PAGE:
Bishop Pompallier to Fr J J P O’Reily, Auckland, 13 May 1845
Auckland, 13 May, 1845
To the Reverend Father O’Reily, Catholic priest, Port Nicholson
My dear Reverend Father
I was very pleased to receive your two letters of 27 February and 26 March 1845 and the news you gave me in them. I am in Auckland for a few days and I shall set off back to the Bay of Islands which is currently blockaded because of the hostilities of the natives who have ravaged the area. Governor Fitzroy has been extremely kind to me during my stay here in the town of Auckland; he has also allowed me an exemption from the blockade for the mission ship and for the exercising of my ministry in that area.
Write all your letters to me at Auckland, care of Reverend Father Forest, Catholic Priest. I sent off a letter dated 17 April to Father Comte, signed by Baty. I think it has reached him or soon will reach him. Tell him, please, that I am very happy with the letter he wrote to me from Tauranga, but that it is not expedient for the mission that I undertake the journey he proposes among the southern tribes of the North Island. Later I’ll be able to do it and I am most grateful for the offer of his services for that. At the proper moment I could well request them.
Beside the £50 that I sent you from Sydney, here is another £50 that I sent you from the Bay of Islands in February 1845 via Sydney, Bank of Australasia.
You did not really understand my letter where I was talking about your little work An Abridgement of Christian Doctrine. My non-approval is not of Douay’s catechism in the form it is usually published in England and Ireland, but of the book as a whole that you had printed before obtaining the permission of your present ordinary, which is contrary to the rules of this mission and to the advice I gave you at Port Nicholson where I told you to show me the work before getting it printed. But I am very satisfied with your docility in your letter of 26 March 1845, and continue to leave this little book as something that hasn’t happened. I cannot, before Our Lord and the Holy See, allow priests of my mission to have spiritual production printed before they have been submitted to me. That is not the order of the Church’s discipline, when people do otherwise. The only catechisms I allow in the mission for those who understand English only are Ratter’s and Douay Catechisms. The Catholics of Great Britain can obtain books of devotion which are printed in such great quantities for their salvation. I cannot see that it is necessary for this mission to print new ones….
|Translated by Fr Brian Quin SM, May 2002
Auckland 13 May 1845
To Reverend Father O’Reilly, Catholic priest, Port Nicholson
Reverend and dear Father
I have received with satisfaction your two letters dated 27 February and 26 March 1845; along with the news that you give me in them. I am in Auckland for some days and I am going to leave for the Bay of Islands, which is in a state of blockade because of the hostilities involving the natives who have ravaged the district. Governor Fitzroy has shown me every sort of kindness during my stay in this town of Auckland. He has also given me exemption from the blockade for my mission ship and for the exercise of my ministry on these coasts. Address all your letters to me in Auckland “[care of Reverend Father Forest, Catholic priest]”.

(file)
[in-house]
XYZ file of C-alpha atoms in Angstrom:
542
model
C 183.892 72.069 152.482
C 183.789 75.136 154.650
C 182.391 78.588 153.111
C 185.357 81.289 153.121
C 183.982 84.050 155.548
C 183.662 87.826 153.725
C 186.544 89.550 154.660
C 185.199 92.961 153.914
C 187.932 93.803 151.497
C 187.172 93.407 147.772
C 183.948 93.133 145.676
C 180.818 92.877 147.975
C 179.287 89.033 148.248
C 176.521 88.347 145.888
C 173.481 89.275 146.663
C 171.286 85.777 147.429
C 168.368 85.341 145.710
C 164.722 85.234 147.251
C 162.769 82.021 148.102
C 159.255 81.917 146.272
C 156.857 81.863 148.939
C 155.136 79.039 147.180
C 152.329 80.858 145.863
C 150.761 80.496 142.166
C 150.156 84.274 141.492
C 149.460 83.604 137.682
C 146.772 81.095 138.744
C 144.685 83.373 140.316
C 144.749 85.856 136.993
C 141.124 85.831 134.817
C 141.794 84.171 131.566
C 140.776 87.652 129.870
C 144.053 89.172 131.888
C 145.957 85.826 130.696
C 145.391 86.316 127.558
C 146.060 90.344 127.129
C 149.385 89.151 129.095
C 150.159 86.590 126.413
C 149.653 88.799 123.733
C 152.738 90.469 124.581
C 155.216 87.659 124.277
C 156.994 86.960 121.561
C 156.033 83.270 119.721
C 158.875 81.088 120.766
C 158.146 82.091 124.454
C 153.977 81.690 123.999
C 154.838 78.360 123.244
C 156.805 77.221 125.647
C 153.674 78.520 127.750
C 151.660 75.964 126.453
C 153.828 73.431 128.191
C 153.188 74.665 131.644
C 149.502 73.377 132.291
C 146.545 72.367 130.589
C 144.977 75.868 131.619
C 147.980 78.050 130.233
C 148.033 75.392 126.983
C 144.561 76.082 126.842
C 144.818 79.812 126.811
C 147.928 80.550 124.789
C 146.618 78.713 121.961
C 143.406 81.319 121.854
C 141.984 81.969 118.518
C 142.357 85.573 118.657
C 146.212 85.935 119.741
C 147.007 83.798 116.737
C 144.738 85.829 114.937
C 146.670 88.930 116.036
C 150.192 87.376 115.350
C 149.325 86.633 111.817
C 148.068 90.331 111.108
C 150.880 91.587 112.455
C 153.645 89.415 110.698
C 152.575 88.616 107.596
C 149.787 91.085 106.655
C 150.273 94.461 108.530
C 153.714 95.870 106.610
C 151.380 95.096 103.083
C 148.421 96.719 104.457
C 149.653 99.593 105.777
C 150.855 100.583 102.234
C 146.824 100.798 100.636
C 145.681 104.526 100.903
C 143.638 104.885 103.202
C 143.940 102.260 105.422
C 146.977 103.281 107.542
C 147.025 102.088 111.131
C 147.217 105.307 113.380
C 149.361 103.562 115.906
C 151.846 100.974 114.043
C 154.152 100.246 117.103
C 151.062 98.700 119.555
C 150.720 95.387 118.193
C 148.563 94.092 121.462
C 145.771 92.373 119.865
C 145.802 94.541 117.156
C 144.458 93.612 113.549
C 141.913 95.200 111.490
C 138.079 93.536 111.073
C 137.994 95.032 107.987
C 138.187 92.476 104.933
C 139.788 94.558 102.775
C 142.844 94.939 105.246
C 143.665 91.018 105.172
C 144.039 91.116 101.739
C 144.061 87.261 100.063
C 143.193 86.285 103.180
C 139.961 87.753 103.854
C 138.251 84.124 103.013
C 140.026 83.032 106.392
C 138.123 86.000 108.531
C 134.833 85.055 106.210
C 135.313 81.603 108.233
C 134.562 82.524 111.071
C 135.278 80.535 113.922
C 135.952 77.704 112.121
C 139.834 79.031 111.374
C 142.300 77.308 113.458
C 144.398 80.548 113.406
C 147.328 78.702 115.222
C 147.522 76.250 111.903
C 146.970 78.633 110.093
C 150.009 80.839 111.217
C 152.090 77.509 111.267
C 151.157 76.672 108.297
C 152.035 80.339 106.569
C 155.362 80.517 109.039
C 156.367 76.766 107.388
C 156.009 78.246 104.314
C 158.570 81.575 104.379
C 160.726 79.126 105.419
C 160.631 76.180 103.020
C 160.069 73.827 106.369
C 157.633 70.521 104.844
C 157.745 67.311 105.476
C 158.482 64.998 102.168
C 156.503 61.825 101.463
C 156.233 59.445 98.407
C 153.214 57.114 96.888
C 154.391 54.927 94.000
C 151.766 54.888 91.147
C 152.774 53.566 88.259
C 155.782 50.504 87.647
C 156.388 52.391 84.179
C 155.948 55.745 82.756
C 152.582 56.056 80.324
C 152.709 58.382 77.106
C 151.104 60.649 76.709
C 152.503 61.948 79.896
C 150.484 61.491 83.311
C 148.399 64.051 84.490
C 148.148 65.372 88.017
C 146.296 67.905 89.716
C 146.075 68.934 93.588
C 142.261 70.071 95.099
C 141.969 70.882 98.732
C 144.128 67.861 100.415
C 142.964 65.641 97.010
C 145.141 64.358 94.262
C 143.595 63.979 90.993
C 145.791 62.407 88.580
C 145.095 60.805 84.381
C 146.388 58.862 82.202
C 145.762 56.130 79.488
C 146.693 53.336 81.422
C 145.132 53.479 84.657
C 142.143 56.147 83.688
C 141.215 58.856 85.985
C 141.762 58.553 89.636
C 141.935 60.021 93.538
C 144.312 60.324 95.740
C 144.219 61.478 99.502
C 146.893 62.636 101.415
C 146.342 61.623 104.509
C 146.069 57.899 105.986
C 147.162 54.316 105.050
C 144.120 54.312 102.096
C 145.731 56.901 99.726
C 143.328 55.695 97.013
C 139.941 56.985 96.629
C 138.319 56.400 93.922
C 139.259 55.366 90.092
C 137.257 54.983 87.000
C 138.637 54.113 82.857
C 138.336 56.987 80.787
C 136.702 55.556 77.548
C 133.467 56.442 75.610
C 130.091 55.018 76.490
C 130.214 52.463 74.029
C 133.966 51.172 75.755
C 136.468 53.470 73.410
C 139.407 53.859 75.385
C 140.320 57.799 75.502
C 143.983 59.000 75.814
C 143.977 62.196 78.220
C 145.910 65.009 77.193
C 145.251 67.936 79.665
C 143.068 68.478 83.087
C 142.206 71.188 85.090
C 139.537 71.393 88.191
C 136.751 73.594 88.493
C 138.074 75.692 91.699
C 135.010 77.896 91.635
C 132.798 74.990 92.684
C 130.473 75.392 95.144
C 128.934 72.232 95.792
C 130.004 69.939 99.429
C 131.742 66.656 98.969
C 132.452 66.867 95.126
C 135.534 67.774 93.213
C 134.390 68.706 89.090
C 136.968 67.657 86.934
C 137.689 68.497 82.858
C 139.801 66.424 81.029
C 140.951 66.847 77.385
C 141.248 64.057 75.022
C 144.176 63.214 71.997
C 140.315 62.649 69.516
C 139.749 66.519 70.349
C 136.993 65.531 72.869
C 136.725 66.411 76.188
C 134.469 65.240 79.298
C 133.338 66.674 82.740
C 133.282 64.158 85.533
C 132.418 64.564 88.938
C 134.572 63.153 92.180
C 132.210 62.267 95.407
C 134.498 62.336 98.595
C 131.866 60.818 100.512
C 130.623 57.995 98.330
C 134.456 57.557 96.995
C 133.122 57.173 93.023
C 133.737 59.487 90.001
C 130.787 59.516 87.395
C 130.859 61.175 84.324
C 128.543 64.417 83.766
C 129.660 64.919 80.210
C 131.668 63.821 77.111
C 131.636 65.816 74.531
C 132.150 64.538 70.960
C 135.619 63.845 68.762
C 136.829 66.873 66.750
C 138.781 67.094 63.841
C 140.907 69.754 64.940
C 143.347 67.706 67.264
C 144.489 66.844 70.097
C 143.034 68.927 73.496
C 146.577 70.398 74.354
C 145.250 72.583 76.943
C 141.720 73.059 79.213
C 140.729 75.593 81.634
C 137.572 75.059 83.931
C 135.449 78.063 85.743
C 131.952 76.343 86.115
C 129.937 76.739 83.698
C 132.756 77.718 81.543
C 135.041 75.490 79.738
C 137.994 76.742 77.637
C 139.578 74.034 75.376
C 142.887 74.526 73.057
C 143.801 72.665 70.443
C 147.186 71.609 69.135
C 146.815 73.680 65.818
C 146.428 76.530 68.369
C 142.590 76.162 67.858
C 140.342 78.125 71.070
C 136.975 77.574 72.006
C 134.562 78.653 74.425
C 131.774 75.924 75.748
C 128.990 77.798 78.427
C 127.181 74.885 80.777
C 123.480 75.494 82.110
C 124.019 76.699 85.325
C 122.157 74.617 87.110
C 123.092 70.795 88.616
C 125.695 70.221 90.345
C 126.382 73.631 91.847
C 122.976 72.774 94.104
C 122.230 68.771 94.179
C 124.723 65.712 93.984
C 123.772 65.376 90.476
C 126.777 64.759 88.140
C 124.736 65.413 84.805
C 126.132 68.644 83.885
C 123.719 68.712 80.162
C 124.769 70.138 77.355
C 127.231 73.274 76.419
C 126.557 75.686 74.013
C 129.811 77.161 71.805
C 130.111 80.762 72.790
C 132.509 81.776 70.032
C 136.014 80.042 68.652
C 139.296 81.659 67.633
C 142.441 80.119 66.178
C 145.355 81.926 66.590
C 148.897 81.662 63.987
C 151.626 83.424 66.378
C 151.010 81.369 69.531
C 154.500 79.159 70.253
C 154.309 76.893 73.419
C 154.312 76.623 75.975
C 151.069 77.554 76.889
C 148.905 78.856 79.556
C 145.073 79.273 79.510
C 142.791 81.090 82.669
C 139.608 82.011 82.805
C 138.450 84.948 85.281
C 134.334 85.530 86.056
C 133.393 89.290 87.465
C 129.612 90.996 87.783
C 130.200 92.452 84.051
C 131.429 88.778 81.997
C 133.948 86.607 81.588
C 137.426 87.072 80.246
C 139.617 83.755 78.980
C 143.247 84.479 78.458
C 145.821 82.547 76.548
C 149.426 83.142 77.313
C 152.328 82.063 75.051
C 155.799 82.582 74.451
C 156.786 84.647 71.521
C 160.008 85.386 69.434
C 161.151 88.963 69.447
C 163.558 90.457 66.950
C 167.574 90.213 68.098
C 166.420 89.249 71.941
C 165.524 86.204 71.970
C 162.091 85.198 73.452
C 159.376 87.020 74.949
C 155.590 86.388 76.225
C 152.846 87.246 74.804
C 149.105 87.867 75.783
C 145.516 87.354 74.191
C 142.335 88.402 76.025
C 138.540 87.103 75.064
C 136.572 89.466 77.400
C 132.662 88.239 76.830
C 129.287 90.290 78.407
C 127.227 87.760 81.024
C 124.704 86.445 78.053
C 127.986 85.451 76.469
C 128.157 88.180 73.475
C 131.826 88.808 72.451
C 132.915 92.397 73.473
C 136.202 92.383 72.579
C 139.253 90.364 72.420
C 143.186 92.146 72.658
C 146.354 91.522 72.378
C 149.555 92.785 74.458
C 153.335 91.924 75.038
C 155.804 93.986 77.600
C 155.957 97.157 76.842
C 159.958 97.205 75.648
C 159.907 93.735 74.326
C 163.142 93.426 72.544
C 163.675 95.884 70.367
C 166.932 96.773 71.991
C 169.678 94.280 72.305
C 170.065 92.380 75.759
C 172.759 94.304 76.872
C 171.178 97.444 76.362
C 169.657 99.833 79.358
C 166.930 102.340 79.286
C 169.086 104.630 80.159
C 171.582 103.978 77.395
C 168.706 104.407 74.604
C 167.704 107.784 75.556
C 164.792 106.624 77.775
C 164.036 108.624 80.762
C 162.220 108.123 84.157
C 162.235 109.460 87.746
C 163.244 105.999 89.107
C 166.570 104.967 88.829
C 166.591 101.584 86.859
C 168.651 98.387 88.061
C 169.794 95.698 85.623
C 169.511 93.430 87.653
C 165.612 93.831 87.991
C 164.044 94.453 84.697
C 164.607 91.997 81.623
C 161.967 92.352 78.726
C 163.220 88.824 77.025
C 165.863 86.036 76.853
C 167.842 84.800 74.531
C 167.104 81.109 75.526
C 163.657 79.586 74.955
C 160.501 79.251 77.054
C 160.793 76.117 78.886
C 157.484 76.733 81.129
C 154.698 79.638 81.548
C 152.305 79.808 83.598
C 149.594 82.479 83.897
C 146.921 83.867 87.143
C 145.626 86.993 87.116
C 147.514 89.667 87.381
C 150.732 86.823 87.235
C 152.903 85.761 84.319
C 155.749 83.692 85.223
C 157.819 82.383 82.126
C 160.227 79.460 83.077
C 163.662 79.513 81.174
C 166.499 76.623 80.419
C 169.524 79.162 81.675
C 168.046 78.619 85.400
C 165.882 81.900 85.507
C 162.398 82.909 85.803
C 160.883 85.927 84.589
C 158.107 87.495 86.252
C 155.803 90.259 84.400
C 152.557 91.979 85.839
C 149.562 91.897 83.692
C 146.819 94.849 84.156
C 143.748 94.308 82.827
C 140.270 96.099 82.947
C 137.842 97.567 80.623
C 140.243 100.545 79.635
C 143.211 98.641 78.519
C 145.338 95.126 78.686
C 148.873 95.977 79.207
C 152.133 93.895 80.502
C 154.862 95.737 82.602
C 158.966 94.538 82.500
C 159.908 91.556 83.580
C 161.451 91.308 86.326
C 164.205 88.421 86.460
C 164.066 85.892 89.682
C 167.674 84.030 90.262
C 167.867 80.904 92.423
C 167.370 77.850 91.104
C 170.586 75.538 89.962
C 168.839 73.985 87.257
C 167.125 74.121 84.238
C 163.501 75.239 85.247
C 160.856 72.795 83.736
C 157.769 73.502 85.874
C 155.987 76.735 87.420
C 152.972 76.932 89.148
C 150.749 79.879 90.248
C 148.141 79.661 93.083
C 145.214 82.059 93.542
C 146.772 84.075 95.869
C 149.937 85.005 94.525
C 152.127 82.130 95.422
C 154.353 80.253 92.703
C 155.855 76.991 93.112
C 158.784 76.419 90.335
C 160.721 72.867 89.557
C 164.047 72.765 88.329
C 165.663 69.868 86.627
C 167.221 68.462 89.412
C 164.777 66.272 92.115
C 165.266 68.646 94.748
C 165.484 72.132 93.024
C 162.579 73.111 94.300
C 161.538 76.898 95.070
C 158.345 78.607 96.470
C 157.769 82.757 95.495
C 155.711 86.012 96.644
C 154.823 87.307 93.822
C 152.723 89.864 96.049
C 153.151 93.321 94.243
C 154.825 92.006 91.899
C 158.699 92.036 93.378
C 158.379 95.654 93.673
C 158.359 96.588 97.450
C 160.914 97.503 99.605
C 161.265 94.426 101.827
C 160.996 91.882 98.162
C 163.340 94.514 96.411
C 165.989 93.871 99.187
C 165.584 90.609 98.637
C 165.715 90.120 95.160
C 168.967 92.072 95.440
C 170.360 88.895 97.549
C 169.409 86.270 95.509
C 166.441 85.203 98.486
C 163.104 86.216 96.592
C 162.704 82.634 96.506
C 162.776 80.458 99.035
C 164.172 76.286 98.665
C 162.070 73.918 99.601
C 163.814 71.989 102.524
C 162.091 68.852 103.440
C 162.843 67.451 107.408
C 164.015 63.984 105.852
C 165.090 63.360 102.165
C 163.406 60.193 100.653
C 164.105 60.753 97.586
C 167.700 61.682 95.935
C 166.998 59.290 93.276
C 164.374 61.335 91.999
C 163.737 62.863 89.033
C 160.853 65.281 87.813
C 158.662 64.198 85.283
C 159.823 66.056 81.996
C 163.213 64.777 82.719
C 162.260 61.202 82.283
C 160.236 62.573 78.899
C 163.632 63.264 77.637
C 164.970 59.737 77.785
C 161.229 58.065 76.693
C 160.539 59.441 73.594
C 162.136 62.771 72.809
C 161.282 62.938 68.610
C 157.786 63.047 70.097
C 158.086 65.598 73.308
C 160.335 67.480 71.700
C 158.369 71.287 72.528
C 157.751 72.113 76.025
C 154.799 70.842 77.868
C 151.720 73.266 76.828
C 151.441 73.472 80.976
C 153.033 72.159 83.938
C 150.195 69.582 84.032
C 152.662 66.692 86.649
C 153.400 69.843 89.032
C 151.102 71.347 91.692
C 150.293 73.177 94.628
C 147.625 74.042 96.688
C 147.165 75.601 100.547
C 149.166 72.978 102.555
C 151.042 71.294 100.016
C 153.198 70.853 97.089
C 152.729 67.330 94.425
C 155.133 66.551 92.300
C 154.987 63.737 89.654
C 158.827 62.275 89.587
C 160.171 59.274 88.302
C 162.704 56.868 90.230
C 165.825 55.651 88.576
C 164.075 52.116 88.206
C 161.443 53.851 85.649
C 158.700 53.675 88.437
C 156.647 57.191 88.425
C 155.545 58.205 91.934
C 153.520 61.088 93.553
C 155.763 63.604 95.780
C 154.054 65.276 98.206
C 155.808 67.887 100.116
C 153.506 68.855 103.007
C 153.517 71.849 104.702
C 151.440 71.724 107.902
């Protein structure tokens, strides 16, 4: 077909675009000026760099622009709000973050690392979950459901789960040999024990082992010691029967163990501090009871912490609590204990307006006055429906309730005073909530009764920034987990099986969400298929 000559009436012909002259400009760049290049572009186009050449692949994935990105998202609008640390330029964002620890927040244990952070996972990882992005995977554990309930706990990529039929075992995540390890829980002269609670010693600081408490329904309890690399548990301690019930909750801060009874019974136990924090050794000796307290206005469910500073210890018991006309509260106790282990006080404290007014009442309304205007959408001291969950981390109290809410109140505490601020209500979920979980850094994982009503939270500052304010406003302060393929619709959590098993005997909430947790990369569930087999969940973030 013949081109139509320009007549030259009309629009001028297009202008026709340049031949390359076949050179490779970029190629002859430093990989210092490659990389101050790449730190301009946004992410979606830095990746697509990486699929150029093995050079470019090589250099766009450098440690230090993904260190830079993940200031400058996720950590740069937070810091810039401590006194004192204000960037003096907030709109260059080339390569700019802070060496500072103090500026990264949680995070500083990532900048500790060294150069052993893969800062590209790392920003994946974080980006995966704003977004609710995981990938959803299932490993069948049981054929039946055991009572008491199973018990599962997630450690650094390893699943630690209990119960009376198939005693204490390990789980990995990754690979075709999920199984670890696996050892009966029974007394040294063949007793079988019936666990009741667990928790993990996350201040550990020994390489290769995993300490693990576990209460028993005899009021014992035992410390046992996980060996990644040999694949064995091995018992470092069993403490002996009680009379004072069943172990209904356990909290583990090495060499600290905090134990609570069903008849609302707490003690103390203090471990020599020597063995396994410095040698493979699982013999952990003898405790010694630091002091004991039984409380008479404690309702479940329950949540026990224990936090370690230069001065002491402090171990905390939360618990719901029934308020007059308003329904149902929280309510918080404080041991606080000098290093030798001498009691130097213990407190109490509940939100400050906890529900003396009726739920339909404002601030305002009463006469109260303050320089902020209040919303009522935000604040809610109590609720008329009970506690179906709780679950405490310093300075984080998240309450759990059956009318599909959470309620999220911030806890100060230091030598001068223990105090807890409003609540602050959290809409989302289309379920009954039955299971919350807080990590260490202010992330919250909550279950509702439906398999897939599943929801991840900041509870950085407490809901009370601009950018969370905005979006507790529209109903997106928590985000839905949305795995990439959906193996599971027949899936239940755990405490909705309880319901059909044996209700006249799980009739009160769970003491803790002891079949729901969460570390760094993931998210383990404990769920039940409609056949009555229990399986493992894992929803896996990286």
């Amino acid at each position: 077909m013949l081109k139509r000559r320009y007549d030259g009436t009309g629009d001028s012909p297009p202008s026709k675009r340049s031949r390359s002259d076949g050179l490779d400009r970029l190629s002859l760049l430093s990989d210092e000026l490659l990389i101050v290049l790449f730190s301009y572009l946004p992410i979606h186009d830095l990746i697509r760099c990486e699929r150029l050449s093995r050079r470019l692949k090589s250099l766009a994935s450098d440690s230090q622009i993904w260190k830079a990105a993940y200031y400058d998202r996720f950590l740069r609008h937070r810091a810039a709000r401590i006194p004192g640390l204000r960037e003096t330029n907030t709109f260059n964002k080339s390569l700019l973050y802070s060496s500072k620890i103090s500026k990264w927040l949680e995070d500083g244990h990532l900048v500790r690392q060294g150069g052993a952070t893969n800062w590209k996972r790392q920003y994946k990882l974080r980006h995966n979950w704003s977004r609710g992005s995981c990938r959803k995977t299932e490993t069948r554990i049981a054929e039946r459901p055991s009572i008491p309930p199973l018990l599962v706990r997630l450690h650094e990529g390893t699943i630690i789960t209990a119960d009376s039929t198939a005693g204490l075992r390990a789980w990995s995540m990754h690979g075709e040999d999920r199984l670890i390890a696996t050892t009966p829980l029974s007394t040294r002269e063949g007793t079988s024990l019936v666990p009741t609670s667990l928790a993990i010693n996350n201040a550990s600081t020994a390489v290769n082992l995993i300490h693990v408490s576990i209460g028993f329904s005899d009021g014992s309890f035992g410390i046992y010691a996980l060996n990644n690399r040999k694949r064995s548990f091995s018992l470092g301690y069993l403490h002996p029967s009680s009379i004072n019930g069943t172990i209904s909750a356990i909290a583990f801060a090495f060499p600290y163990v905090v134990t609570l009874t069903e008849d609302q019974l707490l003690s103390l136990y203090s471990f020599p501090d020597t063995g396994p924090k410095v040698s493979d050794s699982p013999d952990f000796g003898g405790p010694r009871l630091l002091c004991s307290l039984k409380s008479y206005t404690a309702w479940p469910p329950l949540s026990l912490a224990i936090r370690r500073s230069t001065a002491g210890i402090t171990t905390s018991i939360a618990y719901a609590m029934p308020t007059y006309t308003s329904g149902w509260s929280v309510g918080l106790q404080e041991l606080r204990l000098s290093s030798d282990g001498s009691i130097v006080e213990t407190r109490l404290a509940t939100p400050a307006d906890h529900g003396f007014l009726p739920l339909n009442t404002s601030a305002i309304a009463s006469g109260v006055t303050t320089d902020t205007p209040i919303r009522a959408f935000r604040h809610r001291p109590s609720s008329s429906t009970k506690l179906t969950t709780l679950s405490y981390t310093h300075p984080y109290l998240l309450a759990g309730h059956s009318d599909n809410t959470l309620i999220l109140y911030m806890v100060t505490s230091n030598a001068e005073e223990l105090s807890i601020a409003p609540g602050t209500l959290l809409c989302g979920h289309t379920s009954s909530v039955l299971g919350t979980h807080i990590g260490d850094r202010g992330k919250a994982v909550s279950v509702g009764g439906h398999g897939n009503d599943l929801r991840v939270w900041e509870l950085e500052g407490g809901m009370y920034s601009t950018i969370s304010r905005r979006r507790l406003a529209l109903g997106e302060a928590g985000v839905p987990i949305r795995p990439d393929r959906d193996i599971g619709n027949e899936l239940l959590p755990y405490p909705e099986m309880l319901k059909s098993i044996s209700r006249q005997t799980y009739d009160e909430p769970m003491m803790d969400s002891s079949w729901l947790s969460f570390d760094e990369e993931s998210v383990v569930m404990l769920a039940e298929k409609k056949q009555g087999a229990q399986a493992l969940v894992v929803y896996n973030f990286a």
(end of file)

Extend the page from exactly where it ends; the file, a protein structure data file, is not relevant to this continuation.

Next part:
I sent on 17 April a letter to Reverend Father Comte, signed [by Father] Baty. I think that it has got to him, or is about to get to him. Tell him, please, that I am very satisfied with the letter he wrote to me from [or about] Tauranga, but that it is not expedient for the mission that I undertake the voyage to the southern tribes of this North Island that he proposes to me. Later on I will be able ]?] to do that, and I thank him very much for the offer of his help. When the occasion arises I can take advantage of it.
Besides the £50 which I sent you from Sydney, there are another £50 which I sent you from the Bay of Islands in February 1845, via Sydney, Bank of Australasia.
You have not properly understood my letter where it talks about your little work An Abridgement of Christian Doctrine. My non-approval does not concern the Douay Catechism as it is currently published in England and Ireland, but [it concerns] the whole of the book which you have had printed before having obtained for it the permission of your present Ordinary, which is contrary to the regulations of this mission and to the advice which I had given you at Port Nicholson, where I told you to present your work to me before sending it to the printer. But I am very satisfied with your obedience [expressed] in your letter [of] 26 March 1845, and [now] go on and leave this little book as something that has not happened. I cannot, before Our Lord and the Holy See, allow priests of my mission to have spiritual works printed before having submitted them to me. It is not according to the discipline of the Church when one acts contrarily in that matter. The only catechisms which I allow in the mission for the people who understand only English are Batters [?] and [the] Douay Catechisms. The Catholics from Great Britain can provide themselves with books of devotion which are printed in such great quantity for their… I don’t think [?] that it is necessary to print new ones in this mission.
Prayers and …
My good wishes and compliments to Mr & Mrs Fitzgerald